HTC Corp. (2498), Taiwan’s biggest smartphone maker, slumped in Taipei trading after Next magazine reported that executives suspected of leaking designs were working with the government of Chengdu in southwestern China.
Shares plunged 6.8 percent to NT$137.50, the lowest since August 2005. Taiwan’s stock exchange has a 7 percent limit on stock moves in either direction. The benchmark Taiex fell 0.1 percent today.
Chengdu promised to fund plants, production and marketing for a new smartphone company if the HTC employees could pass over technology and a small amount of cash, Next reported, citing unidentified investigators. The employees are also suspected of stealing about NT$20 million ($671,000) from the company, the magazine said.
“This leaking incident following the departure of several executives raises the question of the company’s management ability,” Chris Chung, a Taipei-based analyst at President Securities, said by phone.
Steve Hung, an analyst at Mega Securities, said investors were also concerned the company’s August sales would fall and the company would miss its third quarter guidance.
HTC had revenue of NT$13.2 billion in August, the company said today after the close of trade. That is 45 percent below the sales posted a year earlier. The company, which forecast sales for the September quarter of NT$50 billion to NT$60 billion, has posted revenue of NT$28.9 billion for the first two months of the period.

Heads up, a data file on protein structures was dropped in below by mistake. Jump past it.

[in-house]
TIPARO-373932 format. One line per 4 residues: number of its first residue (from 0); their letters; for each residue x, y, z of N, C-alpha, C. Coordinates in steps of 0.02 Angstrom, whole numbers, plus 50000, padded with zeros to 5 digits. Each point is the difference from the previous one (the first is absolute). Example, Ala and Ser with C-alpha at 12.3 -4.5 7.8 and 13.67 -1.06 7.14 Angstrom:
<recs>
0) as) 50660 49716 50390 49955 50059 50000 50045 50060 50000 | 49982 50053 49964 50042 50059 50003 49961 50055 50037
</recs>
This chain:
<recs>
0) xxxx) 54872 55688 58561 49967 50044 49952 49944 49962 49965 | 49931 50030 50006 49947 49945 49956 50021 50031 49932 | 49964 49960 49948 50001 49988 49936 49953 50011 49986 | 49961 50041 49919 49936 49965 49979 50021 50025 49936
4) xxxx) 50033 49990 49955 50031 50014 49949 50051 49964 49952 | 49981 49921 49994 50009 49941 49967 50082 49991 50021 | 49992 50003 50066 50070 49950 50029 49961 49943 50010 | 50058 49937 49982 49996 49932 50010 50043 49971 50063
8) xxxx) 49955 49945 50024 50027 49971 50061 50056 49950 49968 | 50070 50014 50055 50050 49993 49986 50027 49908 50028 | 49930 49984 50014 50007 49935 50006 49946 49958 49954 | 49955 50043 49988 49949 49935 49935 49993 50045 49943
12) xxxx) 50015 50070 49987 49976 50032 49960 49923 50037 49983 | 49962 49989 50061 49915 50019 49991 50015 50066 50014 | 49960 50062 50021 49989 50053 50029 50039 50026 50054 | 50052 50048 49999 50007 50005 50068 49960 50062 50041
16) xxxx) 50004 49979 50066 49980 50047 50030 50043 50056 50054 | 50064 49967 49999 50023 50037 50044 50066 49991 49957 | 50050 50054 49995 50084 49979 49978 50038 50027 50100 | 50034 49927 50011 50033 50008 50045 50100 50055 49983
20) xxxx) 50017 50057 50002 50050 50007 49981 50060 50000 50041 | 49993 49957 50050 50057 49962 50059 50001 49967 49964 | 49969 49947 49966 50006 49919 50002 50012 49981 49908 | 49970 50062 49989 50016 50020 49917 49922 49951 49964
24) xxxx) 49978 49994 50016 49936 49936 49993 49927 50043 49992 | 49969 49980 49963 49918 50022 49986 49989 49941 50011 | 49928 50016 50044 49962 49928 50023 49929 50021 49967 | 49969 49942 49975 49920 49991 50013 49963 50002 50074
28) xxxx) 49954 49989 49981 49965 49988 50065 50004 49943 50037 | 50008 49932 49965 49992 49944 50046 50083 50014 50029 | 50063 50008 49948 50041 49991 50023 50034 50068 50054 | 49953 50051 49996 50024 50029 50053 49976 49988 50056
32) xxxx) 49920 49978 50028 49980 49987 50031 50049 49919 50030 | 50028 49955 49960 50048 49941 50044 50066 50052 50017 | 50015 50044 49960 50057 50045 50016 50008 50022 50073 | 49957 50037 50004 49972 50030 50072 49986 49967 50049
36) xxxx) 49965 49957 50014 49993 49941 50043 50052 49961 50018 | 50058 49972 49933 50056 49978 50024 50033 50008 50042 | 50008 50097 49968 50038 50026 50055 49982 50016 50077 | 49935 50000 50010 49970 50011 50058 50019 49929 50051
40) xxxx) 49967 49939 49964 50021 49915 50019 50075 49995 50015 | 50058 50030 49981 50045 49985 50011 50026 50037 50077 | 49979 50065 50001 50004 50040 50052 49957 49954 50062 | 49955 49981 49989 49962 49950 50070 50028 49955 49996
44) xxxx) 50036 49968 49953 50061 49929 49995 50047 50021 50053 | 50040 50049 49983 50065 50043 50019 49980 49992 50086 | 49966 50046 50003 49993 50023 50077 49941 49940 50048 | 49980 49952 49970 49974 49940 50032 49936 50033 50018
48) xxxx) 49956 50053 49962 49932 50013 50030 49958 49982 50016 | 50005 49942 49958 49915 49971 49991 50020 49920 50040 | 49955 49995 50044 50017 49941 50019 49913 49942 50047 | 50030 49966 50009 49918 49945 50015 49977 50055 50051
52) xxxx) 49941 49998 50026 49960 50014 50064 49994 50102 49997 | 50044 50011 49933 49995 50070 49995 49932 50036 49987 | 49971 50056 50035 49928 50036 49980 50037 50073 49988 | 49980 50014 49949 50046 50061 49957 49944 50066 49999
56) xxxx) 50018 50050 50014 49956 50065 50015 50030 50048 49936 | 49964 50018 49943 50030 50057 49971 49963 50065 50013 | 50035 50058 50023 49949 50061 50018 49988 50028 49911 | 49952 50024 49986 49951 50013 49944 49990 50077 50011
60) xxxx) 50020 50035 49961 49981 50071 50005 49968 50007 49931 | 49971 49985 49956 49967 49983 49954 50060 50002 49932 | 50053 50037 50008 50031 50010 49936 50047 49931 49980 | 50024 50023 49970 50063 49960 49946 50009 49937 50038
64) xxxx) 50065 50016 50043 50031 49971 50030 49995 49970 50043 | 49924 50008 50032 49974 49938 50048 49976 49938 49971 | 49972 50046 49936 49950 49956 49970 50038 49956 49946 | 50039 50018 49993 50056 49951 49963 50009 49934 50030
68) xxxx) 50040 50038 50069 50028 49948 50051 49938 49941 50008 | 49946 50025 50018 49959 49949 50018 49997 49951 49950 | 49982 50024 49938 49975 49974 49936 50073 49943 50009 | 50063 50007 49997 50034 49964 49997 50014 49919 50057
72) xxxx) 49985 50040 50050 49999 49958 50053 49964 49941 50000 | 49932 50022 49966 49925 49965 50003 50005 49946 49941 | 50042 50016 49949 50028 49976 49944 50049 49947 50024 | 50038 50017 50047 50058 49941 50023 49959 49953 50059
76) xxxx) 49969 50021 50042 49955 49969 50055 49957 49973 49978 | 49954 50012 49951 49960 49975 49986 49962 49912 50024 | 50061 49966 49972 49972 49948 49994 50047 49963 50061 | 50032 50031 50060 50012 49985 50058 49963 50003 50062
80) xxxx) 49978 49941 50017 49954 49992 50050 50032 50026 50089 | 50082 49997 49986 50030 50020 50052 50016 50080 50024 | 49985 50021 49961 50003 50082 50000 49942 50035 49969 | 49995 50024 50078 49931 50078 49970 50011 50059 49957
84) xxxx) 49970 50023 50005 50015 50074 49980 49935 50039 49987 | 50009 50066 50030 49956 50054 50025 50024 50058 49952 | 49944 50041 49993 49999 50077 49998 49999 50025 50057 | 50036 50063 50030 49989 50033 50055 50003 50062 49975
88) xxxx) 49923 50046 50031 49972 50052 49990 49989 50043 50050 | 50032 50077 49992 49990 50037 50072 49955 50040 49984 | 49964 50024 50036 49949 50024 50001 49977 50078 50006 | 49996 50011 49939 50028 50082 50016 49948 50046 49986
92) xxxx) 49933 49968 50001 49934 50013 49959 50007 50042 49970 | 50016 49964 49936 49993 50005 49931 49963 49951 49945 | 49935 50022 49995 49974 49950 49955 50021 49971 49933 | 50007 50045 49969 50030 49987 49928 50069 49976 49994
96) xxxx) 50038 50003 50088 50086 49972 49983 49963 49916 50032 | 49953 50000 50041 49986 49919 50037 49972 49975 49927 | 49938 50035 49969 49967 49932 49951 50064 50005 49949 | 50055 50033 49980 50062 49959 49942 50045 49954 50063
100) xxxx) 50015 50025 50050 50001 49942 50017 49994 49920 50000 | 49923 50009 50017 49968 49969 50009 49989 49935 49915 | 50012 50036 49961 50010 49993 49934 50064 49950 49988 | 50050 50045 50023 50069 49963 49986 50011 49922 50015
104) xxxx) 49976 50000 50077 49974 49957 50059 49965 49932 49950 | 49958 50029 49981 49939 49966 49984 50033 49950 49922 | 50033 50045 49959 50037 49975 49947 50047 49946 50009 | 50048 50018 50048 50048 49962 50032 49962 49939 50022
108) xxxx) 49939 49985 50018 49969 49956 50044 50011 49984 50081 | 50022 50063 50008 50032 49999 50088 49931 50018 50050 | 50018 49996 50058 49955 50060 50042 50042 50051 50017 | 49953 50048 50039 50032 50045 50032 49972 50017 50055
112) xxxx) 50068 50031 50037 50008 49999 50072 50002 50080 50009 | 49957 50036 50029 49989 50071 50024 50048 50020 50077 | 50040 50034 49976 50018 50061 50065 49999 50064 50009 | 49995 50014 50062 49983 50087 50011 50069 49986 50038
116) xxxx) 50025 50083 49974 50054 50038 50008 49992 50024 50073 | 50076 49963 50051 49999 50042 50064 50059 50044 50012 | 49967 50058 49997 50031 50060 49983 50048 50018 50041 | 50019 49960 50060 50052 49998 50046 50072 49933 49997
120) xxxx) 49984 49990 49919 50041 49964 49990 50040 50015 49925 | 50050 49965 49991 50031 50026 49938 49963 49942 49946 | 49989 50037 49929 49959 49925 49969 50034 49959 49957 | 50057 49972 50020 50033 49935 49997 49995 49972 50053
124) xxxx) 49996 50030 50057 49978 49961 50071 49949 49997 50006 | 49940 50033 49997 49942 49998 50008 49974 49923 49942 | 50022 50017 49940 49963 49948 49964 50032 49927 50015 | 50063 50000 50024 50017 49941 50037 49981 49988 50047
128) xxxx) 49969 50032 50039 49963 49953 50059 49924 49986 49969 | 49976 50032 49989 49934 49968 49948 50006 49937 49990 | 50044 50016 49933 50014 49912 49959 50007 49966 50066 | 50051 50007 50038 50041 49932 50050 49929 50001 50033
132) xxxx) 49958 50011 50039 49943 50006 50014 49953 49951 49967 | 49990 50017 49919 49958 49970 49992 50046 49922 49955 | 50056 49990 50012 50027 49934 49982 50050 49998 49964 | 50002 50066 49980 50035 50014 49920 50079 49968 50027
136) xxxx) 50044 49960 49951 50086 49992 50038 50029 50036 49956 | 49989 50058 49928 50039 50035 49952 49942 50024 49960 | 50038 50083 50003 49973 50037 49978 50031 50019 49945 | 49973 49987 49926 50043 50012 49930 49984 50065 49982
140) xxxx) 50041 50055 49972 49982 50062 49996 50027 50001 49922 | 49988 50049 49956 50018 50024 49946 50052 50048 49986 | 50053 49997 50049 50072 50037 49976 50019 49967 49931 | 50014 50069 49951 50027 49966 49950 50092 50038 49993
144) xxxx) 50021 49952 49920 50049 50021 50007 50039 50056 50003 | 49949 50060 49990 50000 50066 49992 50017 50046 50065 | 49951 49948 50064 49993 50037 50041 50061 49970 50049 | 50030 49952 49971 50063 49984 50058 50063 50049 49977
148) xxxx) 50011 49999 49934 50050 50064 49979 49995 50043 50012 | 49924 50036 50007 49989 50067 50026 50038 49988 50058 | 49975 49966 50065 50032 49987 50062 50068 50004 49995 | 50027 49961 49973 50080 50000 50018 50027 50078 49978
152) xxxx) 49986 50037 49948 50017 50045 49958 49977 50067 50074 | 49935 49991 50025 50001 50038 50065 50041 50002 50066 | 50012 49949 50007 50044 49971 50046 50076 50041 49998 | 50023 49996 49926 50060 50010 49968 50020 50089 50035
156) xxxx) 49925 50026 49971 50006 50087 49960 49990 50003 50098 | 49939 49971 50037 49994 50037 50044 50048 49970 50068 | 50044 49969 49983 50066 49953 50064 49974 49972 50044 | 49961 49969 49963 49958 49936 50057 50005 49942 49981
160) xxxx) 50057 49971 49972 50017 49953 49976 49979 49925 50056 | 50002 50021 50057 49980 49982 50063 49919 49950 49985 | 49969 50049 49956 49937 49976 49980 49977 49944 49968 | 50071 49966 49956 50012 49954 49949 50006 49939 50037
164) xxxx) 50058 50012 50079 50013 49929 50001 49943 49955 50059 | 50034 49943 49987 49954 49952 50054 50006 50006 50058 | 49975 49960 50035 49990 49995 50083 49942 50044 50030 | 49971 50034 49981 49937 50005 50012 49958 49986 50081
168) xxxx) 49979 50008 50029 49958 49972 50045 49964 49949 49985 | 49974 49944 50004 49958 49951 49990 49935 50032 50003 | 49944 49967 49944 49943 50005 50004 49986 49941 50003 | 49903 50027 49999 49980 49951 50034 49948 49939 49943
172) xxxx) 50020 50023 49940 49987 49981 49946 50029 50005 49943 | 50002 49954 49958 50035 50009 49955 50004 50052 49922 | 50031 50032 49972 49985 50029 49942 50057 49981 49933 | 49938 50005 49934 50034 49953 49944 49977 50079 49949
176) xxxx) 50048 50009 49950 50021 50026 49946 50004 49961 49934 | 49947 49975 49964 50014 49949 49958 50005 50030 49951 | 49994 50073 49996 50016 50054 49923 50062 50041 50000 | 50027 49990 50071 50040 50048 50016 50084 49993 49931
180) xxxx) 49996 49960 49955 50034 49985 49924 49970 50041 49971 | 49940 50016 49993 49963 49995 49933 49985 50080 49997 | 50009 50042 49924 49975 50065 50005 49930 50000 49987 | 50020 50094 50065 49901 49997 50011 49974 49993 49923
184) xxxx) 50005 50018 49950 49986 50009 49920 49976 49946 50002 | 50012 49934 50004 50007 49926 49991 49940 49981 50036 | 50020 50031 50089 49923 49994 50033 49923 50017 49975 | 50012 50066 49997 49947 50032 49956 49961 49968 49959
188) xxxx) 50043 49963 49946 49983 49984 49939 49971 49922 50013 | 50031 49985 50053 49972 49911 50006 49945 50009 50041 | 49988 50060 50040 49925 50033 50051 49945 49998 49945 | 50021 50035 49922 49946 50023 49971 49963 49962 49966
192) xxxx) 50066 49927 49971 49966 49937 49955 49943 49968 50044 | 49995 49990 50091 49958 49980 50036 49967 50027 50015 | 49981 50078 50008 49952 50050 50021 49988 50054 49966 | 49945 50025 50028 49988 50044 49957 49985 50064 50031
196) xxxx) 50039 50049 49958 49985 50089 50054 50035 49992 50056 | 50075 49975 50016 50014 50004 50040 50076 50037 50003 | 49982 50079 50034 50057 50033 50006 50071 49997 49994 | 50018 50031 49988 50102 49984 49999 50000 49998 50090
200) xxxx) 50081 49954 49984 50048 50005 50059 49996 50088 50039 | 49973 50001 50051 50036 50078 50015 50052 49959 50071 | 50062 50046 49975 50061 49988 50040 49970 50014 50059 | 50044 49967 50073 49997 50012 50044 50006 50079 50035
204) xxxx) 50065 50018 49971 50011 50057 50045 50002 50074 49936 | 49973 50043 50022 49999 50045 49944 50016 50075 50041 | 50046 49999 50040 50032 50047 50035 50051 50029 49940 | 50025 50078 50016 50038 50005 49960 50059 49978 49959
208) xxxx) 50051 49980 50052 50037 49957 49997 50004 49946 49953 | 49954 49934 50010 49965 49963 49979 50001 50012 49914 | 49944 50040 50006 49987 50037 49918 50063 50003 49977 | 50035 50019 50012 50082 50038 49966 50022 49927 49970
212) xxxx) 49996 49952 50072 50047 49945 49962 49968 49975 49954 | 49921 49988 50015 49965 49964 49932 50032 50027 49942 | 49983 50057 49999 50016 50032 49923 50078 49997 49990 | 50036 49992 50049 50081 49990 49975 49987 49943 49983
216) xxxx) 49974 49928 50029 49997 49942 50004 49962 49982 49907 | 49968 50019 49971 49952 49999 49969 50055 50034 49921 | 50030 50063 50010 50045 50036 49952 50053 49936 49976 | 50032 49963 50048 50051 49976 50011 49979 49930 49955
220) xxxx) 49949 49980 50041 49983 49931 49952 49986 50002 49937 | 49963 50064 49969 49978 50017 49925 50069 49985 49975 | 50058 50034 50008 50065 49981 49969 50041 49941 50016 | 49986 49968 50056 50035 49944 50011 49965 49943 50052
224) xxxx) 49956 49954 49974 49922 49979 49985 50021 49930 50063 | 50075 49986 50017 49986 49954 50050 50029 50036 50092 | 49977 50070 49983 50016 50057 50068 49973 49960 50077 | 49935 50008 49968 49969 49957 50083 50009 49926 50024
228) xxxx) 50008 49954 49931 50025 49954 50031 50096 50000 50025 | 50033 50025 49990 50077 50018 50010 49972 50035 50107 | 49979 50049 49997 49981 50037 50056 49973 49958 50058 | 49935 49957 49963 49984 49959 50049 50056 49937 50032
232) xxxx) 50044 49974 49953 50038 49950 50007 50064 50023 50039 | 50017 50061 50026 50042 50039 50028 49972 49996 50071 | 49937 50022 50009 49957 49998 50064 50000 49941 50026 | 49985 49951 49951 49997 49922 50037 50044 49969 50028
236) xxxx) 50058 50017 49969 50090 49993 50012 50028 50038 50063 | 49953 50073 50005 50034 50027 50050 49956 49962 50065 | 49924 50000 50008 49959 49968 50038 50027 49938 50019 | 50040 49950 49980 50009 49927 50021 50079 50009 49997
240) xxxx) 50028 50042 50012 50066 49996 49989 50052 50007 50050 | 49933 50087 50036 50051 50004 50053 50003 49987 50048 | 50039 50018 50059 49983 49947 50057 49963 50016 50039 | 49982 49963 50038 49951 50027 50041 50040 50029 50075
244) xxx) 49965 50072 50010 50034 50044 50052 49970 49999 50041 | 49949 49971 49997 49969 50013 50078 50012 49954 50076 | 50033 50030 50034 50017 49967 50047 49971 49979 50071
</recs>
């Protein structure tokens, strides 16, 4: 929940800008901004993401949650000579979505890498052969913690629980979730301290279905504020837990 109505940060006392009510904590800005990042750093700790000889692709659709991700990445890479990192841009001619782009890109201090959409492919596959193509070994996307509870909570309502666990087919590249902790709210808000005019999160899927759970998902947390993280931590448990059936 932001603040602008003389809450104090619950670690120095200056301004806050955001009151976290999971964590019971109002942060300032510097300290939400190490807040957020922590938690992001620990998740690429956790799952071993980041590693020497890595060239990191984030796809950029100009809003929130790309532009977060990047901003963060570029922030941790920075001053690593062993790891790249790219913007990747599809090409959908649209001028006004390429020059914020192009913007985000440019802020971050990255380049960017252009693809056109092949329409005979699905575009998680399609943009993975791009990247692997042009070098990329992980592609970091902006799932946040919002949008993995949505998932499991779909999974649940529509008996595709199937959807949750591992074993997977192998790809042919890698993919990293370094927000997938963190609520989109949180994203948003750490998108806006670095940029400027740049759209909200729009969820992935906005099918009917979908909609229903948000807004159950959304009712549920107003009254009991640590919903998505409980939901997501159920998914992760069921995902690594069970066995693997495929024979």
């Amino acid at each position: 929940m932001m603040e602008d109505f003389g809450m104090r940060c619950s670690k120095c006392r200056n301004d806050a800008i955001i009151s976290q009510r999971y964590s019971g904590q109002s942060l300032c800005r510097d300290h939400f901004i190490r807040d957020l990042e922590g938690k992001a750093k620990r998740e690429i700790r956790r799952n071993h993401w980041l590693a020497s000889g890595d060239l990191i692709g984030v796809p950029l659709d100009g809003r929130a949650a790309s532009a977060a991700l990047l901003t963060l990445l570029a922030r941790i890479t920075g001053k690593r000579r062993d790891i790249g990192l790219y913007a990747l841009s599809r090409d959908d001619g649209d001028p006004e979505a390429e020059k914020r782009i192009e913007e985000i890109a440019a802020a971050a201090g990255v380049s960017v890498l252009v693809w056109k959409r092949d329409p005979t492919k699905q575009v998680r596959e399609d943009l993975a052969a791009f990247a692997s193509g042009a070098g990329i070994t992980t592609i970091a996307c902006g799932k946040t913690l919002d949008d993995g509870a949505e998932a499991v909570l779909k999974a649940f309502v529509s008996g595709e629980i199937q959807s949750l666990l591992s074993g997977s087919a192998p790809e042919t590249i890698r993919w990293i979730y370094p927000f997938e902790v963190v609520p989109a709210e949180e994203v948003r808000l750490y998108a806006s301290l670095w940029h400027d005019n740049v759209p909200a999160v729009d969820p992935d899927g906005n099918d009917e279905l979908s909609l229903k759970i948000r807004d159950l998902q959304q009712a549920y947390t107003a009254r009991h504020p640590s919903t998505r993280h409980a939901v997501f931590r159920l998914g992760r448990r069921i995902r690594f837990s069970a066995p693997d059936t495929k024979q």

Lorain Wong, a spokeswoman for Taoyuan City, Taiwan-based HTC, couldn’t immediately comment on Next’s report. An official with Chengdu’s Communist Party committee, surnamed Qiang, couldn’t immediately respond to the allegations when called by Bloomberg News.
Taiwan’s biggest maker of smartphones has said the criminal investigation into four of its employees won’t affect product planning in the fourth quarter, the company said on Sept. 2. Two product design executives have been detained, and two managers in research and development divisions were released on bail, according to the Taipei District Prosecutor’s Office.
HTC Chief Executive Officer Peter Chou was responsible for hiring the most senior member of the group of suspects, according to Next.
The company is “disappointed” and would improve the organization’s practices and processes, the Taipei-based Central News Agency reported, citing a Sept. 2 message to employees from Chou.
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